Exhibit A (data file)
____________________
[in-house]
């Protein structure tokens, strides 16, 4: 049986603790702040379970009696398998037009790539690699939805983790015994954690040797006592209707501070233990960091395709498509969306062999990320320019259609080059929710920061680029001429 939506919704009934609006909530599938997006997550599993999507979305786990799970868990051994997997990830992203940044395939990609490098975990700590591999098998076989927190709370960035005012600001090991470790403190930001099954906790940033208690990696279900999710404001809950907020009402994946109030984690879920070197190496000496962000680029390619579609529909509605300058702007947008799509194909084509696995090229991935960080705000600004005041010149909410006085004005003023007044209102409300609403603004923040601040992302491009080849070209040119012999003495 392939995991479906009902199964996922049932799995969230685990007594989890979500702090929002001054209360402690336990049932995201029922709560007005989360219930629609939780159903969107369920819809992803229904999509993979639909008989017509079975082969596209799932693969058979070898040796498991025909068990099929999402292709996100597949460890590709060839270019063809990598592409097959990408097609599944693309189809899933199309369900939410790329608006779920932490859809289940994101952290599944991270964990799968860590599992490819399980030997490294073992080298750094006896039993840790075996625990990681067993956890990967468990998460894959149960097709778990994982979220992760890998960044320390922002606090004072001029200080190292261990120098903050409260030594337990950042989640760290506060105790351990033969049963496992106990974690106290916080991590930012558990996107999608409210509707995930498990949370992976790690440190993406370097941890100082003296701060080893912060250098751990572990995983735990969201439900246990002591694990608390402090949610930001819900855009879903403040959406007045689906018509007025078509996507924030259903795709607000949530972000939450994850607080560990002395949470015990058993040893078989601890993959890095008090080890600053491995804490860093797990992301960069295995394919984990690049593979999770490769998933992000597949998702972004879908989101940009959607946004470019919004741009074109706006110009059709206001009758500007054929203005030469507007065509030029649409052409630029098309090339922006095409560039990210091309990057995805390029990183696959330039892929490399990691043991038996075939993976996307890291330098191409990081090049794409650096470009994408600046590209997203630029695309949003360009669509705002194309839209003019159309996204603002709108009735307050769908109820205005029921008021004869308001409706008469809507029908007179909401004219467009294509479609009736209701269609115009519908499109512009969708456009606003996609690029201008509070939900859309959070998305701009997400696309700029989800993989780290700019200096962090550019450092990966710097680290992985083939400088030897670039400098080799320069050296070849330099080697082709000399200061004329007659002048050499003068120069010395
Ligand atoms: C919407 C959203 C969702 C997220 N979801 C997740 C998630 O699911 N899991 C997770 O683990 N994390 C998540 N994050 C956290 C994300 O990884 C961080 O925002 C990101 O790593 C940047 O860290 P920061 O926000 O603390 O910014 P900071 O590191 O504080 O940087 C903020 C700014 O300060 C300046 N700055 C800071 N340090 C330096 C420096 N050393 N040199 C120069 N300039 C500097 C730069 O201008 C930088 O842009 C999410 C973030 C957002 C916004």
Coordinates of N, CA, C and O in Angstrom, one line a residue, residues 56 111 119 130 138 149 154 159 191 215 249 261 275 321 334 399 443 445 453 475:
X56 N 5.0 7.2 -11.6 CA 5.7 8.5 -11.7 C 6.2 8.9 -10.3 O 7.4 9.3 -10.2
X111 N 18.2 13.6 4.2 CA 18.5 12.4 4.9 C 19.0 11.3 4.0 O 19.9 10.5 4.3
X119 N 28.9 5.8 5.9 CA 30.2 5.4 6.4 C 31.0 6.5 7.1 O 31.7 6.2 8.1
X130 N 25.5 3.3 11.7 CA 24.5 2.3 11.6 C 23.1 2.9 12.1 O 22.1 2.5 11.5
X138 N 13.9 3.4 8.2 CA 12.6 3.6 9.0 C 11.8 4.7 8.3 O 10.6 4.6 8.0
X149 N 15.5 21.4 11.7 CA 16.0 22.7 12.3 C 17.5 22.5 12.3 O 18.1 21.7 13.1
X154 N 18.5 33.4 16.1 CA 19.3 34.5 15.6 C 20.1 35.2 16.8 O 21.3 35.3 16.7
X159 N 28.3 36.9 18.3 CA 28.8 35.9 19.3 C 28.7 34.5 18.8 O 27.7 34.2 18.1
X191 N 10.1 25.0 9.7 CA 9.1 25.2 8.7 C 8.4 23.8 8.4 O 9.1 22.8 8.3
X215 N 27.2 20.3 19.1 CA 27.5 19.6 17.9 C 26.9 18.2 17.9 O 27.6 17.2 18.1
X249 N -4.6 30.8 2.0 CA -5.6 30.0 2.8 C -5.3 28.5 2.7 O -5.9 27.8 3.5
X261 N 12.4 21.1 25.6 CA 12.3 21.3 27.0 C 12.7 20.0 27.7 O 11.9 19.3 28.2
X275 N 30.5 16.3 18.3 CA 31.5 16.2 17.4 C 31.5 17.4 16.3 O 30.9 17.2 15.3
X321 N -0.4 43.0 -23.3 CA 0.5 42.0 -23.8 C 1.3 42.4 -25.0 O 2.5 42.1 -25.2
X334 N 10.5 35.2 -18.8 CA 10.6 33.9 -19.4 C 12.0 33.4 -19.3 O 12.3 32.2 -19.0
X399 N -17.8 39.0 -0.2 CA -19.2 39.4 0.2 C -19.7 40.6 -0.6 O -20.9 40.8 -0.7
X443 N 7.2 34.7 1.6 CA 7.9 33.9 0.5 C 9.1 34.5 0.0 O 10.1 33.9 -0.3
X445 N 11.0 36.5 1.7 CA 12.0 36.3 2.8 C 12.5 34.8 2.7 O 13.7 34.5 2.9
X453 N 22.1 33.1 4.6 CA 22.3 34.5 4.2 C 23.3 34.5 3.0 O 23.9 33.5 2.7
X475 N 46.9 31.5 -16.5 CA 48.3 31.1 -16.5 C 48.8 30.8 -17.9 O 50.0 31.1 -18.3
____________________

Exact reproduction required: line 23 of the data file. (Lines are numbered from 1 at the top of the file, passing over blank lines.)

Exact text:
X453 N 22.1 33.1 4.6 CA 22.3 34.5 4.2 C 23.3 34.5 3.0 O 23.9 33.5 2.7